- - Tuesday, February 14, 2017

Donald Trump’s narrow presidential win actually masks Republicans’ growing national dominance. By focusing on the unconventional “who” and “how” of November’s presidential race, we overlook the “what” and “why” lying beneath it. Below the presidential results rests progressively stronger Republican bases at the state and congressional levels.

All are familiar with the contradictory presidential election story of 2016. Mr. Trump lost the popular vote handily by almost 3 million votes, yet won the electoral vote decisively 306-232.

These divergent results give the impression that Mr. Trump’s victory was a fluke — an outcome thrust upon Republicans that will not be repeated. Instead while Mr. Trump’s victory did not conform to past presidential elections, it fits perfectly with state elections’ current patterns.

Mr. Trump won where Republicans are already dominant. Viewed in a state election context, the surprise is not that he won, but that the race was so close and that Republicans took so long to figure out how to win.

Mr. Trump won 306 electoral votes and carried 30 states. Twenty-four of those states have governments completely controlled by Republicans. Of the other six, five have state legislatures controlled by Republicans.

Overall, Republicans totally control 25 states, accounting for 255 electoral votes. Of these, Mr. Trump lost only New Hampshire and its four electoral votes. Republicans control both bodies in seven more. Of these seven, Mr. Trump won five and their 51 electoral votes. Outside this Republican state stronghold, he won only four more electoral votes (Alaska’s three and one in Maine).

What the Republican state stronghold means is that Mr. Trump did not need to win anywhere else in order to capture the White House.

Mr. Trump tapped into the gold mine Republicans have in state governments. Of America’s total of 1,972 state senate seats, Republicans hold 1,124 (57 percent). Of the 5,411 state house seats, Republicans hold 3,053 (56 percent).

In the 25 states where Republicans have total control, the Republican state legislator advantage is better than 2-1: 667 Republican state senate seats to Democrats’ 252, and 1,901 Republican state house seats to Democrats’ 922. Even outside these 25 states, Republicans hold their own in the other half — Democrats have 543-457 advantage in state senate seats and a 1,418-1,152 advantage in state house seats.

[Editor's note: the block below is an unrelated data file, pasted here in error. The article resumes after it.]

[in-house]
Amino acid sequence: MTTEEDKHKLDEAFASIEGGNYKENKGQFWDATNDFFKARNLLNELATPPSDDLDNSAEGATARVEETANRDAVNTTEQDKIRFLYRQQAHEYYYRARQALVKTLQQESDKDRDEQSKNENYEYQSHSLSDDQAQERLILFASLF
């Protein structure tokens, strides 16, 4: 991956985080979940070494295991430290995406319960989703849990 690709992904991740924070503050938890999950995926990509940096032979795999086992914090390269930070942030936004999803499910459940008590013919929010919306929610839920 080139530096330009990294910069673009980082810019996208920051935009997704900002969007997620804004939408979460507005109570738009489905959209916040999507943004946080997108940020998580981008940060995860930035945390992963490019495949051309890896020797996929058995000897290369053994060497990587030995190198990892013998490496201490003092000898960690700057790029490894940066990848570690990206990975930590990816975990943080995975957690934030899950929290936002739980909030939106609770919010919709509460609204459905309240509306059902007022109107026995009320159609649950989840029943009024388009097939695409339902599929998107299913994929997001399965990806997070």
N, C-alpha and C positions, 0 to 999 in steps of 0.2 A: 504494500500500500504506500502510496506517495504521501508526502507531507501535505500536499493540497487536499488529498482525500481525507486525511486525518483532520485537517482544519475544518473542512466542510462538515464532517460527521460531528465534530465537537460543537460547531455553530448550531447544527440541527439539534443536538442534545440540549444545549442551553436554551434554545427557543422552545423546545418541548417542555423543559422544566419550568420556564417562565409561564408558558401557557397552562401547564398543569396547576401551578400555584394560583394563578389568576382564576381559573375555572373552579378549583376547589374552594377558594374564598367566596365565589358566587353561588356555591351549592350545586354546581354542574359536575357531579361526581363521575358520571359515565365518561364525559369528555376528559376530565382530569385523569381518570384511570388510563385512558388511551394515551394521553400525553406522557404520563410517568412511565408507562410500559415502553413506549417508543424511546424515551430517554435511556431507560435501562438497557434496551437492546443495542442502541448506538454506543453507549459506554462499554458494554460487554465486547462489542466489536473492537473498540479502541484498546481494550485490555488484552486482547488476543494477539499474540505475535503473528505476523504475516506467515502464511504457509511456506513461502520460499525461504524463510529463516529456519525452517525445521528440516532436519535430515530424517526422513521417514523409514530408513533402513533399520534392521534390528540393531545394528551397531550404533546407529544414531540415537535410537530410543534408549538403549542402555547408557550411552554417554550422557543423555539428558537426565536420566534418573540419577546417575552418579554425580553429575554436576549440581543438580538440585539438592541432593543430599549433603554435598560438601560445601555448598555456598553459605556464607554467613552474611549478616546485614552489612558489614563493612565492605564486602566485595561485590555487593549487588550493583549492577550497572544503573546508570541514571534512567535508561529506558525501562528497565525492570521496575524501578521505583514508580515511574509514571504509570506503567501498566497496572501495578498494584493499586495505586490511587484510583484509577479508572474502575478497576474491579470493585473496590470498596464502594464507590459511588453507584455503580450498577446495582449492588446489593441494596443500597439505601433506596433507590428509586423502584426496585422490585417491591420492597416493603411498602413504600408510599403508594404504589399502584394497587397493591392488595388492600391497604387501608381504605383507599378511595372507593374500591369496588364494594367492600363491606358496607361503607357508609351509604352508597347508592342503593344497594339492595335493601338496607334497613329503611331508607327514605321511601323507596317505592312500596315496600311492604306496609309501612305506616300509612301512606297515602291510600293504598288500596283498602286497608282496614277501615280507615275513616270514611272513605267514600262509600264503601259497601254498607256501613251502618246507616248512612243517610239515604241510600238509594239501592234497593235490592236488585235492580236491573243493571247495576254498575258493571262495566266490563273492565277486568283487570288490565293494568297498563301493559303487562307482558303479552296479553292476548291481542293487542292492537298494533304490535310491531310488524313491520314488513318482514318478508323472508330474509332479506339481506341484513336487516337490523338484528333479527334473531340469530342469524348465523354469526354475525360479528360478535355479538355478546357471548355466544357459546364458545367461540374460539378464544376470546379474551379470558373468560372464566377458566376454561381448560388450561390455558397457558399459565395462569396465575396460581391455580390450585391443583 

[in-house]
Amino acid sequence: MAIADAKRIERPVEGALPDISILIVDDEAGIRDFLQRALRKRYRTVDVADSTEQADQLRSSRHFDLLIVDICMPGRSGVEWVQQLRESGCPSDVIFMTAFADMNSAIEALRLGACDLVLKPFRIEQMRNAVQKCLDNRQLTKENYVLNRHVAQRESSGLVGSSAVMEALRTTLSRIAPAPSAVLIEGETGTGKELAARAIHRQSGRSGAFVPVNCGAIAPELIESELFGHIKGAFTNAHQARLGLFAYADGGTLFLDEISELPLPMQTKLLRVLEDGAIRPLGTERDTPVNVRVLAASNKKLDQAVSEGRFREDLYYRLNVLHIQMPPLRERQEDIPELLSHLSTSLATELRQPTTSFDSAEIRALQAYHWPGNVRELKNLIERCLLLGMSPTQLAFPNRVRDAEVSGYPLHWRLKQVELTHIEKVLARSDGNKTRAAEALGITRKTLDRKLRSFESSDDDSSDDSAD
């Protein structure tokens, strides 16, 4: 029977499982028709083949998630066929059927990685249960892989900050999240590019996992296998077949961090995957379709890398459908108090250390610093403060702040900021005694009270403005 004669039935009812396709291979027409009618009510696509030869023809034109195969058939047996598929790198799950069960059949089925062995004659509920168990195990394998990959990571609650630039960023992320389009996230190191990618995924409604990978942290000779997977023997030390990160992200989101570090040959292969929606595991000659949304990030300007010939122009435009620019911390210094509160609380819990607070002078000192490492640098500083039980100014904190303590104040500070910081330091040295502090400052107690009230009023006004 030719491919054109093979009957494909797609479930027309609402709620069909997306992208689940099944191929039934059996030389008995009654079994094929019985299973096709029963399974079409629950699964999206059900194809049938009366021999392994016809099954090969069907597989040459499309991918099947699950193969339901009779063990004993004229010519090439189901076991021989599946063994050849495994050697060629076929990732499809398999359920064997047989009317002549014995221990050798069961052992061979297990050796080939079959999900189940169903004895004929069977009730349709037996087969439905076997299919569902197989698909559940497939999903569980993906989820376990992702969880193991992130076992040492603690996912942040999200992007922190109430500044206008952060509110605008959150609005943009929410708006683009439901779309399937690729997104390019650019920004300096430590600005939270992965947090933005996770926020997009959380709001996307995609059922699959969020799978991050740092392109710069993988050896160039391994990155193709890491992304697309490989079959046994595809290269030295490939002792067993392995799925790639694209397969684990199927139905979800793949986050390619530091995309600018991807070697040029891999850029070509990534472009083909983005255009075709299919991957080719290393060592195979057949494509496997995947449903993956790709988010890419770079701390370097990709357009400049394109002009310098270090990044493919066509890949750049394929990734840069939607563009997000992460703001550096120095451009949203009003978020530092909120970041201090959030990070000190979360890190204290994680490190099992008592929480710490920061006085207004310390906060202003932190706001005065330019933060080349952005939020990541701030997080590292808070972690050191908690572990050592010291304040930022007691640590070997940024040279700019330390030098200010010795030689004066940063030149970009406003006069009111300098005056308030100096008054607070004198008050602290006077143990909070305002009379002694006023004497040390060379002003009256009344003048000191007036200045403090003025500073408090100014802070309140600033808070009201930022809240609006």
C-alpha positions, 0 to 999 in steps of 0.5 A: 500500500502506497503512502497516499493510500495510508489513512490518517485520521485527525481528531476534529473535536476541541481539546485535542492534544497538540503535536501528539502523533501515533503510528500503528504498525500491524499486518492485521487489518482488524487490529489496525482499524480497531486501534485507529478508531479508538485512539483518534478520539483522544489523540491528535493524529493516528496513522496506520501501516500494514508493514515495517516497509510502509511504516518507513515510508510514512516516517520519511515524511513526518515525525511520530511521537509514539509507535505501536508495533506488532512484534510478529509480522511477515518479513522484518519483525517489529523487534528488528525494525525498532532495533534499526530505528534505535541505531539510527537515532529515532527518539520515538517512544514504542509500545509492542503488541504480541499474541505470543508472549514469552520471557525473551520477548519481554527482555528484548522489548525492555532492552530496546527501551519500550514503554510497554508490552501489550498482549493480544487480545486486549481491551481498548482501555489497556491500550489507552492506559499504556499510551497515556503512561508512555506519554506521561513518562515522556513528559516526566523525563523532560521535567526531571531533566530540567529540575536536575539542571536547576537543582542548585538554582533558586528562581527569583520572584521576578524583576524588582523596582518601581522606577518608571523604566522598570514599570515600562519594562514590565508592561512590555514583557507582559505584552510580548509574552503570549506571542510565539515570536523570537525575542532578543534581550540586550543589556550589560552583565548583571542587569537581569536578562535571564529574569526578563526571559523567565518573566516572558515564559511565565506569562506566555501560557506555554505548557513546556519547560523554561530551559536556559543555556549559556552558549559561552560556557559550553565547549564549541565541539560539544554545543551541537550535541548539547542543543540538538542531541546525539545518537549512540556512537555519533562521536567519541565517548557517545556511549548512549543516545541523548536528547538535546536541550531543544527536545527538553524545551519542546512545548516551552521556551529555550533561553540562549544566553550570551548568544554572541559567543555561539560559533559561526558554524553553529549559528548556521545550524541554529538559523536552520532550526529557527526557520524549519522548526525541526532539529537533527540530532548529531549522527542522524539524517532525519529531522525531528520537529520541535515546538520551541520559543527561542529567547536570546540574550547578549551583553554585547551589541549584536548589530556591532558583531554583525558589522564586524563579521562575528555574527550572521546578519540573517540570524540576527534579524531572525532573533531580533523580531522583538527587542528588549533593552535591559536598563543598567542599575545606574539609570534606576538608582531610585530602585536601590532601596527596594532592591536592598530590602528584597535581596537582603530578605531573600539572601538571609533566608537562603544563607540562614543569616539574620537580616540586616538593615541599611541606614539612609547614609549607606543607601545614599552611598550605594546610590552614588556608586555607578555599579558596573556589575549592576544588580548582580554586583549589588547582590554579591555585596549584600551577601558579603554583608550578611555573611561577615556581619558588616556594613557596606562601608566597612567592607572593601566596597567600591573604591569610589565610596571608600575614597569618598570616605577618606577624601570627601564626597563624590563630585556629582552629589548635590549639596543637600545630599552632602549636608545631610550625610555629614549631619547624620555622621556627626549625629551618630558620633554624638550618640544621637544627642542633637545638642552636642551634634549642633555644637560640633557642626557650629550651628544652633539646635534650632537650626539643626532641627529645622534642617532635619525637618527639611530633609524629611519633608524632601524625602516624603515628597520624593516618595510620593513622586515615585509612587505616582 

Republicans’ dominance in governorships is similar: They hold 33 governorships to Democrats’ 16.

Together, this creates an incredible Republican advantage of totally controlling half the nation’s state governments. In contrast, Democrats totally control just five state governments (California, Delaware, Hawaii, Oregon and Rhode Island). Those five states account for only 73 electoral votes. Even when the seven states where Democrats control both bodies of the states’ legislatures (Illinois, Maryland, Massachusetts, Nevada, New Jersey, New Mexico and Vermont) are added, they only gain another 69 electoral votes.

Looking from state government totals to Congress, Republicans’ majorities are not surprising. If anything, they have room to grow.

Republicans’ congressional fortunes continue their remarkable shift over the last quarter-century. In the 12 elections from 1994 to 2016, Republicans have won control of the House 10 times and the Senate eight. In the 31 elections from 1932 to 1992, Republicans won control of the Senate just five times and the House only twice.

These state and congressional figures represent more than an overlooked reversal of the view that Republicans are struggling politically. These figures also could presage the future.

State legislatures serve as a political farm system for governors and members of Congress. State governments also determine the new congressional districts to be drawn in just three years — and which could further strengthen Republicans’ congressional majorities.

There are non-electoral advantages, too. States are the incubators of policy. It is a big plus to have disproportionately more laboratories for designing policy than the opposition. Finally, there is the bonus of conditioning voters to vote Republican.

Republicans’ six decades of largely congressional failure from 1932 to 1992 show political inertia is real. It is hard to start a movement from a standstill and stop an opponent on a roll. However, beneath the surface, Republicans have done that and built a formidable political empire in the states.

Just how formidable is shown by Mr. Trump’s campaign succeeding precisely where Republicans dominated state governments — particularly the legislatures. This does not diminish Mr. Trump’s huge accomplishments in his own campaign. However, none may be bigger for Republicans than his bequeathing a presidential road map for their future presidential candidates.

It is a map Republicans very much needed. As their state dominance shows, recent Republican presidential candidates have underperformed — particularly establishment ones — their state and congressional candidates. Mr. Trump’s “November surprise” proves Republican presidential candidates can also win there — and it need not be a surprise when they do.

• J.T. Young served in the Treasury Department, the Office of Management and Budget and as a congressional staff member.

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